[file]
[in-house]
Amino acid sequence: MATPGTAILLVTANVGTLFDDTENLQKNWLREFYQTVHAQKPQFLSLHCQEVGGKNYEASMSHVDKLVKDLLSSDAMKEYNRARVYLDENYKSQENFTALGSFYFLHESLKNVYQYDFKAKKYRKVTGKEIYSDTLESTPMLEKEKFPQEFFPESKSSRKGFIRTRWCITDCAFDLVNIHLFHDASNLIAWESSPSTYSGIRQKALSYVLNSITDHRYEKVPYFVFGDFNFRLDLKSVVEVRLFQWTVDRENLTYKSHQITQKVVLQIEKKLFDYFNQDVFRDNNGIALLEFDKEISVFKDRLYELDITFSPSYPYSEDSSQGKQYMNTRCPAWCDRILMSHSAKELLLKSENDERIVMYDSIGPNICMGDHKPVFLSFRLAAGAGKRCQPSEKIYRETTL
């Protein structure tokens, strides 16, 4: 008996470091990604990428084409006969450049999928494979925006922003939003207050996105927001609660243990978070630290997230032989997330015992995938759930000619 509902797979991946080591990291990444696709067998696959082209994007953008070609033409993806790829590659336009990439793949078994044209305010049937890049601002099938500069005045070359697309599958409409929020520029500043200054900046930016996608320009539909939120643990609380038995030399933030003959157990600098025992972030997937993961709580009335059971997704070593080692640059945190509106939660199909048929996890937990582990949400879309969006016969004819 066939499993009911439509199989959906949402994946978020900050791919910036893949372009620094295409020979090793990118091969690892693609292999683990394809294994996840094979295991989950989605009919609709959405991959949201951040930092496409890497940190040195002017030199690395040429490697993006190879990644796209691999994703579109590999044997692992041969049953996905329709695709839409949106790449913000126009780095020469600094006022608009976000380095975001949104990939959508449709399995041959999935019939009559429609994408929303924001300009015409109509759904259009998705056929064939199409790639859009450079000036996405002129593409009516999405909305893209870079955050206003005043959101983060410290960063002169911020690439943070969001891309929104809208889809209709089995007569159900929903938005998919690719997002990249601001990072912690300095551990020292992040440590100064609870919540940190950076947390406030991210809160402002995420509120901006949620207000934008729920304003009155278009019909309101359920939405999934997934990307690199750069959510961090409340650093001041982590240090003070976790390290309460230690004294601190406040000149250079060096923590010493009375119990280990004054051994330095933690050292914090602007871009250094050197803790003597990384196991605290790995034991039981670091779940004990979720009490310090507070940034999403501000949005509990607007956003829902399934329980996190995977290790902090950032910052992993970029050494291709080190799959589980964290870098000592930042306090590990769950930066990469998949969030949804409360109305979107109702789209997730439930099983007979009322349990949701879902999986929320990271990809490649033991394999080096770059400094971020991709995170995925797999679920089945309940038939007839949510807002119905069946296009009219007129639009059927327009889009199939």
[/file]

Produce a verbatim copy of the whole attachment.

[in-house]
Amino acid sequence: MATPGTAILLVTANVGTLFDDTENLQKNWLREFYQTVHAQKPQFLSLHCQEVGGKNYEASMSHVDKLVKDLLSSDAMKEYNRARVYLDENYKSQENFTALGSFYFLHESLKNVYQYDFKAKKYRKVTGKEIYSDTLESTPMLEKEKFPQEFFPESKSSRKGFIRTRWCITDCAFDLVNIHLFHDASNLIAWESSPSTYSGIRQKALSYVLNSITDHRYEKVPYFVFGDFNFRLDLKSVVEVRLFQWTVDRENLTYKSHQITQKVVLQIEKKLFDYFNQDVFRDNNGIALLEFDKEISVFKDRLYELDITFSPSYPYSEDSSQGKQYMNTRCPAWCDRILMSHSAKELLLKSENDERIVMYDSIGPNICMGDHKPVFLSFRLAAGAGKRCQPSEKIYRETTL
């Protein structure tokens, strides 16, 4: 008996470091990604990428084409006969450049999928494979925006922003939003207050996105927001609660243990978070630290997230032989997330015992995938759930000619 509902797979991946080591990291990444696709067998696959082209994007953008070609033409993806790829590659336009990439793949078994044209305010049937890049601002099938500069005045070359697309599958409409929020520029500043200054900046930016996608320009539909939120643990609380038995030399933030003959157990600098025992972030997937993961709580009335059971997704070593080692640059945190509106939660199909048929996890937990582990949400879309969006016969004819 066939499993009911439509199989959906949402994946978020900050791919910036893949372009620094295409020979090793990118091969690892693609292999683990394809294994996840094979295991989950989605009919609709959405991959949201951040930092496409890497940190040195002017030199690395040429490697993006190879990644796209691999994703579109590999044997692992041969049953996905329709695709839409949106790449913000126009780095020469600094006022608009976000380095975001949104990939959508449709399995041959999935019939009559429609994408929303924001300009015409109509759904259009998705056929064939199409790639859009450079000036996405002129593409009516999405909305893209870079955050206003005043959101983060410290960063002169911020690439943070969001891309929104809208889809209709089995007569159900929903938005998919690719997002990249601001990072912690300095551990020292992040440590100064609870919540940190950076947390406030991210809160402002995420509120901006949620207000934008729920304003009155278009019909309101359920939405999934997934990307690199750069959510961090409340650093001041982590240090003070976790390290309460230690004294601190406040000149250079060096923590010493009375119990280990004054051994330095933690050292914090602007871009250094050197803790003597990384196991605290790995034991039981670091779940004990979720009490310090507070940034999403501000949005509990607007956003829902399934329980996190995977290790902090950032910052992993970029050494291709080190799959589980964290870098000592930042306090590990769950930066990469998949969030949804409360109305979107109702789209997730439930099983007979009322349990949701879902999986929320990271990809490649033991394999080096770059400094971020991709995170995925797999679920089945309940038939007839949510807002119905069946296009009219007129639009059927327009889009199939």